Though Jackson does not indicate an awareness of his contribution to historiographical traditions beyond those of environmental history and the history of the American West, his study also modifies the marxist interpretation of engineering taken by historians of technology--such as David Noble's assessment of the role engineers play in the production of big technology. While he did utilize the work of some historians of technology, such as Thomas Hughes, whose work on constructing electrical power networks informed his analysis of Eastwood's early career as a hydroelectric power engineer, and those dam historians whose works informed his analysis of dams and dam building specifically, Jackson did not address the contribution his work makes to the larger philosophical arguments of historians of technology. Ironically, not doing so may have actually made the work more readable.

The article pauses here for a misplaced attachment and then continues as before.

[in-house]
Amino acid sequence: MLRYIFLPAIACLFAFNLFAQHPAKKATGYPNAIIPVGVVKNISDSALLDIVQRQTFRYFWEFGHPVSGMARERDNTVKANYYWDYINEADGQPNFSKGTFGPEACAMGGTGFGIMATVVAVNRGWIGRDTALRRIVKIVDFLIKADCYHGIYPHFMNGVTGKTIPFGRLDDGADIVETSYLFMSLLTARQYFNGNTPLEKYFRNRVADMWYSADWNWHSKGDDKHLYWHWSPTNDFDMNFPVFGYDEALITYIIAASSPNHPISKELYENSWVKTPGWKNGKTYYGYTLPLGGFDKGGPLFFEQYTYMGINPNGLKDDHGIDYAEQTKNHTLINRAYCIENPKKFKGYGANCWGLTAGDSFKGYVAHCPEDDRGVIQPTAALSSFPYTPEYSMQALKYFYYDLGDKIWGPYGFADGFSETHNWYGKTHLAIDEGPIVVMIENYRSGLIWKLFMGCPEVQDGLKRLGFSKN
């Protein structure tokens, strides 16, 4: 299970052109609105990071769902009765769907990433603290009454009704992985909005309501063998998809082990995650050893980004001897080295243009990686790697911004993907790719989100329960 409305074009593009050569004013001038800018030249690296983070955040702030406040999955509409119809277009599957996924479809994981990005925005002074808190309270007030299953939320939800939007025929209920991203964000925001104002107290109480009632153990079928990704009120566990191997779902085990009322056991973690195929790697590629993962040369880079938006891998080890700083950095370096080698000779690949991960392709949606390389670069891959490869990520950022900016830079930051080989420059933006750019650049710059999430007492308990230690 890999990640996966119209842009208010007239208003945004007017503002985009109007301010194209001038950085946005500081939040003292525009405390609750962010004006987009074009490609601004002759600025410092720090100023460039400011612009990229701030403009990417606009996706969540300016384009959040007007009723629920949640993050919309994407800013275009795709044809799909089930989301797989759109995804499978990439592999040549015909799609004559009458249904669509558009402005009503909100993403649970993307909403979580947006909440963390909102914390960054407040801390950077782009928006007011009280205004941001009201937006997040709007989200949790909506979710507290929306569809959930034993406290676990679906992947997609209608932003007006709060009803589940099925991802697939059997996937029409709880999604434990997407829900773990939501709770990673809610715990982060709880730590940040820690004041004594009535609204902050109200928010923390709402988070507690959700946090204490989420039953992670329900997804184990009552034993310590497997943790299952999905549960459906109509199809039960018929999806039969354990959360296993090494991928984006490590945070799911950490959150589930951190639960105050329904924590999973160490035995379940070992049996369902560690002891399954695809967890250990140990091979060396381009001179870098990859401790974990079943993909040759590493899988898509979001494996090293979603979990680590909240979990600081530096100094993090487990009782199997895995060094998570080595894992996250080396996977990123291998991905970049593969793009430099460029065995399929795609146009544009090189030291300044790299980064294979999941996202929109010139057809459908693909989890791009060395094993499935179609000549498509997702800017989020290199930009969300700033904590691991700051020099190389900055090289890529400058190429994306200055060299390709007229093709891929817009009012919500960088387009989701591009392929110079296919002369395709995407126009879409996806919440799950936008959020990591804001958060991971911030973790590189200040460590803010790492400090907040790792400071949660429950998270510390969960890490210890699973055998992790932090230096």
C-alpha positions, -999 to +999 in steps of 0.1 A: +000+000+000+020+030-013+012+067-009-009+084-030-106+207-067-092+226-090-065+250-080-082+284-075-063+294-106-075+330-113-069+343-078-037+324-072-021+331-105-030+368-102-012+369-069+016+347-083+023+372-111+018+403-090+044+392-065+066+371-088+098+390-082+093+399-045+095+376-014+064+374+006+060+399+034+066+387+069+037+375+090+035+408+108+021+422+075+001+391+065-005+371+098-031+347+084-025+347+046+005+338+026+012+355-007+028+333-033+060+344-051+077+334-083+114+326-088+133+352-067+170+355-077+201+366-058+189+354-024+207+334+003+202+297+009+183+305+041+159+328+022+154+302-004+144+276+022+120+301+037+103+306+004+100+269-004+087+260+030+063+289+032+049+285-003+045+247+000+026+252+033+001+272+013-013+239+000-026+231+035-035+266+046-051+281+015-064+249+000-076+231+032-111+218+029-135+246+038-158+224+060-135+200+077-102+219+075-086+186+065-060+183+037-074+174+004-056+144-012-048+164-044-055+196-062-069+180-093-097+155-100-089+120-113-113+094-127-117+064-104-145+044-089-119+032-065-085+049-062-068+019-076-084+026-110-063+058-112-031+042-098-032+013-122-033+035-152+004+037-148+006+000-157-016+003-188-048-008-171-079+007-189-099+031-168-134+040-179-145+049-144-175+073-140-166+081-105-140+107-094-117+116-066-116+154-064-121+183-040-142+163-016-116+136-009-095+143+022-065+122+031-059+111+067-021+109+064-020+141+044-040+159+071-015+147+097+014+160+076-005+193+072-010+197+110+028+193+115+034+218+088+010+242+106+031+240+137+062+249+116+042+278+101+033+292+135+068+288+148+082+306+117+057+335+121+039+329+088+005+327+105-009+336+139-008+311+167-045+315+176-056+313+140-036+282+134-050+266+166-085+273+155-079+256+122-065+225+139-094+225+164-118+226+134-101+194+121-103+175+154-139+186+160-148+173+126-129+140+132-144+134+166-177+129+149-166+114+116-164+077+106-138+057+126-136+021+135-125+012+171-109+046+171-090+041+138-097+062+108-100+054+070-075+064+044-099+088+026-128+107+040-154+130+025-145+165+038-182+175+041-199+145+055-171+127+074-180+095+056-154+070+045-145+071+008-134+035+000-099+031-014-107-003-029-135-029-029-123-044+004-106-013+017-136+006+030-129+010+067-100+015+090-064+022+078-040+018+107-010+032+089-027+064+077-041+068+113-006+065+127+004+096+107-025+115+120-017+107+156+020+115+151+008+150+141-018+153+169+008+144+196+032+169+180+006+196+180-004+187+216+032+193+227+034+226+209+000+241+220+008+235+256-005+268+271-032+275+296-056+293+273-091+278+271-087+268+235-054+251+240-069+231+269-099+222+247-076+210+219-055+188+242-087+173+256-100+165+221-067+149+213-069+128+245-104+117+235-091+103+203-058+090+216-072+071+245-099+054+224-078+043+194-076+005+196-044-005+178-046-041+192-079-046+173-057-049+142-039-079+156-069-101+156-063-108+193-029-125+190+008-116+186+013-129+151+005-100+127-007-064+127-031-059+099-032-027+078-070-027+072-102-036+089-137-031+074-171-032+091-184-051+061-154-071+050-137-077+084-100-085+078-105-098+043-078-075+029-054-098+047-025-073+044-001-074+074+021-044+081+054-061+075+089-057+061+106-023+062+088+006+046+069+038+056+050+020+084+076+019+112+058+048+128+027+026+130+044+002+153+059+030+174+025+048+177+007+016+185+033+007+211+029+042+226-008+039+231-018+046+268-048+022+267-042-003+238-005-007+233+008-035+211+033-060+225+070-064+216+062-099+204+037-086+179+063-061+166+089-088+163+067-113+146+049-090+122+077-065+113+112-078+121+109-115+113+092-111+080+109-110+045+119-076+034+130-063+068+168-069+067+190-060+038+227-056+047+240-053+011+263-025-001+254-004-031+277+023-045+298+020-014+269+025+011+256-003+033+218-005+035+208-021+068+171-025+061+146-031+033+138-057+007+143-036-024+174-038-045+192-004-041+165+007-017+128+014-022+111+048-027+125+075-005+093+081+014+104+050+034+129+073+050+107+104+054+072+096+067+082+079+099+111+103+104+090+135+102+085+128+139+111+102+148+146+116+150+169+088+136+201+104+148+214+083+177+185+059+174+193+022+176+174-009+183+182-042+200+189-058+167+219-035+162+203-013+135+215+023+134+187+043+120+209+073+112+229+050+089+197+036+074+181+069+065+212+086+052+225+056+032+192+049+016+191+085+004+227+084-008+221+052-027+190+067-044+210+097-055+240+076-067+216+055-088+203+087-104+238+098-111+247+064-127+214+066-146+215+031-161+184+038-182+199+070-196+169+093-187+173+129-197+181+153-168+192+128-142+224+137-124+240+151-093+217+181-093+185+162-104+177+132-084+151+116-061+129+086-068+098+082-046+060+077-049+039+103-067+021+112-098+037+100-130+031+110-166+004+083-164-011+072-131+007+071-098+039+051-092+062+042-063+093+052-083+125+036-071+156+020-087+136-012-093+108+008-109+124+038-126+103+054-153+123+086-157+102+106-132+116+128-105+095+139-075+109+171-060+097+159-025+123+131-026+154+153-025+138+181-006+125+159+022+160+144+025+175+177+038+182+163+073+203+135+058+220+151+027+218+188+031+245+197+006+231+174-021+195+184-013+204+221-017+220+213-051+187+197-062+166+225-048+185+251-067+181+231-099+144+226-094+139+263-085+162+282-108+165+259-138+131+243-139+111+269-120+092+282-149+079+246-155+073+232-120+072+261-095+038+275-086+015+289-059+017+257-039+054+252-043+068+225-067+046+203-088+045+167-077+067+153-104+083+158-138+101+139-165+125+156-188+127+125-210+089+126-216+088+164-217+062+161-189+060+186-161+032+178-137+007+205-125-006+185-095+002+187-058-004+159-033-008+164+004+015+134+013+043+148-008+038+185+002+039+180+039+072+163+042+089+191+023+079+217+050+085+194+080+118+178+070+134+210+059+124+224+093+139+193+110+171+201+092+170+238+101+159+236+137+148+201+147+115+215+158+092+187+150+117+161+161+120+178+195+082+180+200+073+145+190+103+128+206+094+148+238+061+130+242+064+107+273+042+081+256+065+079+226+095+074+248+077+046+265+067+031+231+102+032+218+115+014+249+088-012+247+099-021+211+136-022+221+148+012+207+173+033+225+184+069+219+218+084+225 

Jackson deserves praise for dealing with the highly technical subject of dam engineering quite lucidly. Jackson explained from the outset that one chapter explained dam design specifically for a lay audience, while another dealt with the same topic in a more technical manner. Other than a few algebraic equations, that might intimidate some readers, he wrote the technical chapter so clearly as to be understood by most reasonably intelligent readers. Those who might find themselves losing a grip on the discussion due to unfamiliarity with jargon will find the glossary particularly useful. (I did sense, however, that Jackson's attempt to be considerate of the general reader might have created some redundancy. Jackson's helpful reminders of previously discussed information tended to be too detailed, which added to the sense of redundancy. These are minor annoyances, however, which, though they detract from the flow of the prose, neither diminish the clarity nor the readability of the work.)